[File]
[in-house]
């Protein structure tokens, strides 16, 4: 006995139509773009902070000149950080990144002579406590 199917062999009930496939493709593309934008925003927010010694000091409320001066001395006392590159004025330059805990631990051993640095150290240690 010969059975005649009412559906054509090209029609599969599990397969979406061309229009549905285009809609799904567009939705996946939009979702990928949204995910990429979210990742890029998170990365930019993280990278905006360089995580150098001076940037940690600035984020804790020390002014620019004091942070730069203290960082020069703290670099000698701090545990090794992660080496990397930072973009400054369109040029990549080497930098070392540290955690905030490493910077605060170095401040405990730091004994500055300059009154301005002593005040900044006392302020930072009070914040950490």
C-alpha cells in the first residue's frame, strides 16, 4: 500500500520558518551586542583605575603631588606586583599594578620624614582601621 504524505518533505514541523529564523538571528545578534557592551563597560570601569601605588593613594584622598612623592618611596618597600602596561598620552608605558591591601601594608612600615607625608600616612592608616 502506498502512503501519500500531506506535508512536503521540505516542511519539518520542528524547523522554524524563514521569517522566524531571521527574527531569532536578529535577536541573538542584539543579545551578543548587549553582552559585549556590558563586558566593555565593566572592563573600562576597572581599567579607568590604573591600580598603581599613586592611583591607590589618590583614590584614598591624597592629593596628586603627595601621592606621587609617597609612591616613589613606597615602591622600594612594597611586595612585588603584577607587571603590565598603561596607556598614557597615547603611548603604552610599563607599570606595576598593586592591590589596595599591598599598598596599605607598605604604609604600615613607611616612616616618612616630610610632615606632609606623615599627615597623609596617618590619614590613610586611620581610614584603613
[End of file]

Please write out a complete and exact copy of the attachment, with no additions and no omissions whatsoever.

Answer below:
[in-house]
């Protein structure tokens, strides 16, 4: 006995139509773009902070000149950080990144002579406590 199917062999009930496939493709593309934008925003927010010694000091409320001066001395006392590159004025330059805990631990051993640095150290240690 010969059975005649009412559906054509090209029609599969599990397969979406061309229009549905285009809609799904567009939705996946939009979702990928949204995910990429979210990742890029998170990365930019993280990278905006360089995580150098001076940037940690600035984020804790020390002014620019004091942070730069203290960082020069703290670099000698701090545990090794992660080496990397930072973009400054369109040029990549080497930098070392540290955690905030490493910077605060170095401040405990730091004994500055300059009154301005002593005040900044006392302020930072009070914040950490």
C-alpha cells in the first residue's frame, strides 16, 4: 500500500520558518551586542583605575603631588606586583599594578620624614582601621 504524505518533505514541523529564523538571528545578534557592551563597560570601569601605588593613594584622598612623592618611596618597600602596561598620552608605558591591601601594608612600615607625608600616612592608616 502506498502512503501519500500531506506535508512536503521540505516542511519539518520542528524547523522554524524563514521569517522566524531571521527574527531569532536578529535577536541573538542584539543579545551578543548587549553582552559585549556590558563586558566593555565593566572592563573600562576597572581599567579607568590604573591600580598603581599613586592611583591607590589618590583614590584614598591624597592629593596628586603627595601621592606621587609617597609612591616613589613606597615602591622600594612594597611586595612585588603584577607587571603590565598603561596607556598614557597615547603611548603604552610599563607599570606595576598593586592591590589596595599591598599598598596599605607598605604604609604600615613607611616612616616618612616630610610632615606632609606623615599627615597623609596617618590619614590613610586611620581610614584603613